I next spent a bunch of time over at the Broadway Plaza project. I was interested to note that the construction fences have been moved much closer to the old CVS, and that a lot more of the property is now experiencing active development. For instance, the portion of the parcel along Woodside Road, which for a while now had been reopened as additional parking (not that it was needed) is now fenced off, and work of some sort is going on there:
Of course, the Chestnut Street end, where work has been going on now for quite some time, continues to be where the majority of the work is taking place:
Some time ago a handful of drilling rigs began making their way around that end of the property. I believe they began near the corner of Chestnut Street and Bay Road, and worked their way along the edge of the property by Chestnut Street. Then, when they got to Broadway, they followed that street down towards the Jack in the Box (which, along with the Denny’s restaurant, is still in business; both are not part of this project).
Until recently there used to be two entrances off Broadway into the parking lot in front of the CVS. Now, however, the fences have been shifted much closer to the CVS building, and the entrance that used to be mid-block off Broadway is no more. To get to the now-smaller CVS parking lot now you either have to use the entrance next to the Jack-in-the-Box, or you have to come in by the building’s rear, off Bay Road.
As for the new CVS being built just across Woodside Road (at Bay Road), it continues to make slow but steady progress:
I continue to marvel at just how much nicer this new CVS will be when compared with the old one. The building’s very high ceilings and the upper row of windows are going to make the store feel much more open and airy, and natural light will flood the space. Unlike what we have today…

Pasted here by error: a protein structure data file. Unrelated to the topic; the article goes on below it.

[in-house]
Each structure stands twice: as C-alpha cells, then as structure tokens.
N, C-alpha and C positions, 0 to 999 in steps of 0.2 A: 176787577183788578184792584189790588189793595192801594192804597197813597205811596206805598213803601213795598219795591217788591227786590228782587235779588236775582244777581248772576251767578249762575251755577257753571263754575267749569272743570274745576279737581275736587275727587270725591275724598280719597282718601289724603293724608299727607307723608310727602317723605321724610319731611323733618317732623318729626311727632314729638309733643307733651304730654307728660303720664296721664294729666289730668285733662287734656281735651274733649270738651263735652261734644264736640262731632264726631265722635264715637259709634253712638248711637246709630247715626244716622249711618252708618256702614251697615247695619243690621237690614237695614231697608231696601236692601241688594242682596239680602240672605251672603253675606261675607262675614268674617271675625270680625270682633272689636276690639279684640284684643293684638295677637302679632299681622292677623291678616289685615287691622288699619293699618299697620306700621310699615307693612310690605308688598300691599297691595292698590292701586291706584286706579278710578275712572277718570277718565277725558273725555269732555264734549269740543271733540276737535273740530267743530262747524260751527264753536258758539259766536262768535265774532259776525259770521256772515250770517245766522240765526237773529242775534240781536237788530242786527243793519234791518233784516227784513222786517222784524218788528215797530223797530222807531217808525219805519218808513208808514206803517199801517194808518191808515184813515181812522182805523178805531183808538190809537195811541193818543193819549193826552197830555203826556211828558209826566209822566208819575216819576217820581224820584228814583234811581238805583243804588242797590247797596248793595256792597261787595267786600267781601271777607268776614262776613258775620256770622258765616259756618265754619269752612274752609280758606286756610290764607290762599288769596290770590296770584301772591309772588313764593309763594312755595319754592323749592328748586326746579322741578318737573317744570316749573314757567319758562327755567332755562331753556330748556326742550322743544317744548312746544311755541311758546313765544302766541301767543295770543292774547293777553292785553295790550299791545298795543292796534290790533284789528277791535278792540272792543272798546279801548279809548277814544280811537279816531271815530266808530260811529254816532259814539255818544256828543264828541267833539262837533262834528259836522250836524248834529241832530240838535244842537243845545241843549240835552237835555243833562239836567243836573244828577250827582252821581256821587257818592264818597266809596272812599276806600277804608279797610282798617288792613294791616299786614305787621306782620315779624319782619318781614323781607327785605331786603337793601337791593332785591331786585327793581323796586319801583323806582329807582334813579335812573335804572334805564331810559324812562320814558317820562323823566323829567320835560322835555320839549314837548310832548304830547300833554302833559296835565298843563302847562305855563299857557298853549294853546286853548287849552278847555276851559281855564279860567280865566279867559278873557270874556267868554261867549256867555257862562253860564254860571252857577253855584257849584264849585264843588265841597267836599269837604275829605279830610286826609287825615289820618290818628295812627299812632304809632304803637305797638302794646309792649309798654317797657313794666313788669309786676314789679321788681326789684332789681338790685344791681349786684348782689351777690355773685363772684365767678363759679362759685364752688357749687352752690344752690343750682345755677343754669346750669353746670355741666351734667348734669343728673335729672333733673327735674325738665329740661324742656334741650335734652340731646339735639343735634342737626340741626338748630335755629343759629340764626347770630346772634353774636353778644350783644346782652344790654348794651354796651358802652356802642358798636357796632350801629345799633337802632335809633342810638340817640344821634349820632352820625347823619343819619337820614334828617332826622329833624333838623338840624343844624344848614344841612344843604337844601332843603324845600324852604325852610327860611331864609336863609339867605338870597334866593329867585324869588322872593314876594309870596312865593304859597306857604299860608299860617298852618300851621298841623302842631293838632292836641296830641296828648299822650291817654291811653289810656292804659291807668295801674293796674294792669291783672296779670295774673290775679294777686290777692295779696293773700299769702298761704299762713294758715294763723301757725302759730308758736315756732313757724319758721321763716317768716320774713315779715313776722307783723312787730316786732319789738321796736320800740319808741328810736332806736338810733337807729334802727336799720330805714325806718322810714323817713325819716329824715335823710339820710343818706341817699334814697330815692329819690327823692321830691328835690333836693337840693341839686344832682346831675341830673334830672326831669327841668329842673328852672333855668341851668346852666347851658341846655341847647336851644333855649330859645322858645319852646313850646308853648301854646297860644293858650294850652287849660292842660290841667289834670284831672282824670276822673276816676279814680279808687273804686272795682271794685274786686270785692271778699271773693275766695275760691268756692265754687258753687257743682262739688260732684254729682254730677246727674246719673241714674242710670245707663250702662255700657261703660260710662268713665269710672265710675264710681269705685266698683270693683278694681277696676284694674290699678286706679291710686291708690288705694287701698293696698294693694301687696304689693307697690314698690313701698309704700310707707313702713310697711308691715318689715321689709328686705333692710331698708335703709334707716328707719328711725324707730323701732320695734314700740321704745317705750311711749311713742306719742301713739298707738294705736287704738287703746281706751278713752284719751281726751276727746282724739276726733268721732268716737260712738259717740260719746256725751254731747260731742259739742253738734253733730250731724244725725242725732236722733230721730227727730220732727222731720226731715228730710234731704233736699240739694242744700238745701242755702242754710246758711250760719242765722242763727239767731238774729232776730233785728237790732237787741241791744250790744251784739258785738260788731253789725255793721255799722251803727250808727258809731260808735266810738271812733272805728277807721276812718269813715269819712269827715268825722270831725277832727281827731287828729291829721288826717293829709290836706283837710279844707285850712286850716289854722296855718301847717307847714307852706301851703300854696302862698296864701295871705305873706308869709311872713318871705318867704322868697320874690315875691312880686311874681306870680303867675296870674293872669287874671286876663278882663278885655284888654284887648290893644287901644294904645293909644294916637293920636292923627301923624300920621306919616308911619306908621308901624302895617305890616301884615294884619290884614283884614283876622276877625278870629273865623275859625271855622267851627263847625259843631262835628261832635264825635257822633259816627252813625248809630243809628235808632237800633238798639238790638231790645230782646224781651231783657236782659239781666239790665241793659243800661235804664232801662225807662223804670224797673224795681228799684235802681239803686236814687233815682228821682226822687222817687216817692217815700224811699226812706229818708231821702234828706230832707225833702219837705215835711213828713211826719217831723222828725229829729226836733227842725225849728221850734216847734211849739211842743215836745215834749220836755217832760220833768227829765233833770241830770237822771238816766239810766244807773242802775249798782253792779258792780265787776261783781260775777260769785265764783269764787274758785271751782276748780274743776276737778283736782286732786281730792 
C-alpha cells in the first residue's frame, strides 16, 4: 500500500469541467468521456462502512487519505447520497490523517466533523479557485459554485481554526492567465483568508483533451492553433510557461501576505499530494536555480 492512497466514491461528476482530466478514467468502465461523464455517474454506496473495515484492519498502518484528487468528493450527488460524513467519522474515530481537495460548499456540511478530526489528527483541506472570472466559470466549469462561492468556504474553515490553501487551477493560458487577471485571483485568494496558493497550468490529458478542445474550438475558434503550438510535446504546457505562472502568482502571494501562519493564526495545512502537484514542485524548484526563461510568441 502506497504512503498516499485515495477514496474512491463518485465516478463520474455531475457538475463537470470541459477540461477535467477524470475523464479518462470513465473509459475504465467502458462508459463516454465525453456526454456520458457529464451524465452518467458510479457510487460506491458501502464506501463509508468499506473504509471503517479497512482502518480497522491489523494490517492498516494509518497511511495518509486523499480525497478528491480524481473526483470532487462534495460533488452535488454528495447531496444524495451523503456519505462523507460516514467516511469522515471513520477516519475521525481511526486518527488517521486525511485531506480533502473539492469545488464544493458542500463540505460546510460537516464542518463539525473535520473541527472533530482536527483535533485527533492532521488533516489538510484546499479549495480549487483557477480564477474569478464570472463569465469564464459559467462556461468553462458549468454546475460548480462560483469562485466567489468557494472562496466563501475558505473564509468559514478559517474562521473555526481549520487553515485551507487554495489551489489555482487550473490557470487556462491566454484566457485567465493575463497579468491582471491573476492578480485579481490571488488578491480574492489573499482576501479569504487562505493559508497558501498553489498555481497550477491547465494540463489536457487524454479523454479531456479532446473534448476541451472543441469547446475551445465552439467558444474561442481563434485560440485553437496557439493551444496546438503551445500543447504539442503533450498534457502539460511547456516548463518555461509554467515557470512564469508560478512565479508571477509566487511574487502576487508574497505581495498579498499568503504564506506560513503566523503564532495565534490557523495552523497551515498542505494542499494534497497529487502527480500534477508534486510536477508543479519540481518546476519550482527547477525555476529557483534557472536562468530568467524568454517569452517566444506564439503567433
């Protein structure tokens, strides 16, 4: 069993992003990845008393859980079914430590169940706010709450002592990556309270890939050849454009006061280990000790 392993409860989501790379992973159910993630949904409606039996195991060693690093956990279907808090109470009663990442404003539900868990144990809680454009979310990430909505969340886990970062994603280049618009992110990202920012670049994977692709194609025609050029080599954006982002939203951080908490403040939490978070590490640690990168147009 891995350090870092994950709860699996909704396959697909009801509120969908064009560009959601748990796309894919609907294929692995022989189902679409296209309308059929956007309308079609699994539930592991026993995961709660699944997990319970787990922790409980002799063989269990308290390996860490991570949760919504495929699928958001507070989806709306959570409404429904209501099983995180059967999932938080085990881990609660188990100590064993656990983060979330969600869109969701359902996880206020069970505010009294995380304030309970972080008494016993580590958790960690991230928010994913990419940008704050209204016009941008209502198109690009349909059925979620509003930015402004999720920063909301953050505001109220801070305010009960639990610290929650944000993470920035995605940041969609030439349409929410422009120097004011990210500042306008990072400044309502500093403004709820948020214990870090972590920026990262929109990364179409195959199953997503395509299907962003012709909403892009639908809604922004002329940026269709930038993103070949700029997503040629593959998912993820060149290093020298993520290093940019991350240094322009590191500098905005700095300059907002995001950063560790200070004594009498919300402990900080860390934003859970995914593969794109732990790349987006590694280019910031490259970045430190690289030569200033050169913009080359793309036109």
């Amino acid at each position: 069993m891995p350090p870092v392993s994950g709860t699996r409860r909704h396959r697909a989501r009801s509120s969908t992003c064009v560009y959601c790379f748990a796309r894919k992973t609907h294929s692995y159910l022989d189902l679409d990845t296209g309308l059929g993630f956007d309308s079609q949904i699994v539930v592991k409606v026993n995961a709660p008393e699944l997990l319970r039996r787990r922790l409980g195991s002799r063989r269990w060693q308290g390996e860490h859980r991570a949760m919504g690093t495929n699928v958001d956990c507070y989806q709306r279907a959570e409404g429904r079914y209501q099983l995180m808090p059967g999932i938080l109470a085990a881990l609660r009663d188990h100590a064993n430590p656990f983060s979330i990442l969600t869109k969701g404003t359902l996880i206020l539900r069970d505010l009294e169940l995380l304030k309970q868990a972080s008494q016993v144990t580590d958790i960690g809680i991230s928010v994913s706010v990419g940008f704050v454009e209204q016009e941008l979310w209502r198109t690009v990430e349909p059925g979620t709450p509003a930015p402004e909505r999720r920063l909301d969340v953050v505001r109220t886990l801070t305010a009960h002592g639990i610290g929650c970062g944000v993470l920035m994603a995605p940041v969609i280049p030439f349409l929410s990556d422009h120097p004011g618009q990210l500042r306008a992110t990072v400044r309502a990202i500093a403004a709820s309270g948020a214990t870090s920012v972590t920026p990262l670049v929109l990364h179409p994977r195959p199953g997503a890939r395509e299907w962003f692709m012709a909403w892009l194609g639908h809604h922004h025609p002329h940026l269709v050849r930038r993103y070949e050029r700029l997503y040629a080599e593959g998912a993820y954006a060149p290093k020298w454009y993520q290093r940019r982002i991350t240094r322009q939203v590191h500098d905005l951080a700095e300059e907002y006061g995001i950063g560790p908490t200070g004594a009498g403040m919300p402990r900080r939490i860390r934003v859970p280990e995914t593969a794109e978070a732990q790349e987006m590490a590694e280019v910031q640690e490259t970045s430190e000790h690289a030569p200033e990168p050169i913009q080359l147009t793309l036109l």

Personally, I can’t wait to be able to patronize this new store, which should be significantly nicer than both the one in Broadway Plaza and the one in Sequoia Station. Oh, and our new CVS will have a drive-through, which is a welcome feature that the existing stores lack.
I also went by the county’s Navigation Center project, but in the main much hasn’t changed there, at least based on what one can see from my vantage points beyond the construction fences. Much of the work there seems focused on fencing and landscaping (plus stairs and exterior walkways on the multi-story buildings); I’m going to give that project another week or two and will report back when things seem more polished (which should be very soon; that project is scheduled to be ready for occupancy by the end of this month). I did note that the next-door parcel, where the 1548 Maple Street townhouse development will be built, has been cleaned up. Apparently, much of the equipment that has been on that parcel for some time now was in service of the Navigation Center project, and is now no longer needed. Today that site is largely clean and level, and likely waiting for the extension to Blomquist Street — which appears complete — to be opened to the public. At that point, the temporary road that currently bisects that parcel and provides access to the LifeMoves Maple Street Shelter can be closed, since the “Blomquist Extension” goes right to the shelter. Once the temporary road is closed off, the developer of the 1548 Maple Street project will have unfettered access to their entire parcel, and will be free to start that particular project whenever they like.
Enjoy the sunshine while we have it! I certainly plan to keep a close eye on the weather, and will be getting in as many walks in the next couple of weeks as I can. Not only do I need the exercise, I need the mental stimulation that getting out into the world brings. Here’s hoping we have less “man, it pours” and more “it never rains in California” until, say, next October, when our next rainy season starts.
Redwood City’s next cleanup day is scheduled for Saturday, April 15. The city’s Pride and Beautification Committee is asking community members to “show their pride in Redwood City by volunteering” to help out on that day. I’ve volunteered in the past, and had a great time doing so. I’m planning to help out again this year; to join me, contact Diane Howard at DHoward@redwoodcity.org.
I recently had an email conversation with one of the development folks at LifeMoves and she mentioned a client move-in date towards the end of April. I think they had to revise the date because of storm-related construction delays. I too am looking forward to seeing it when it’s done.
Makes sense. Thanks for letting us know!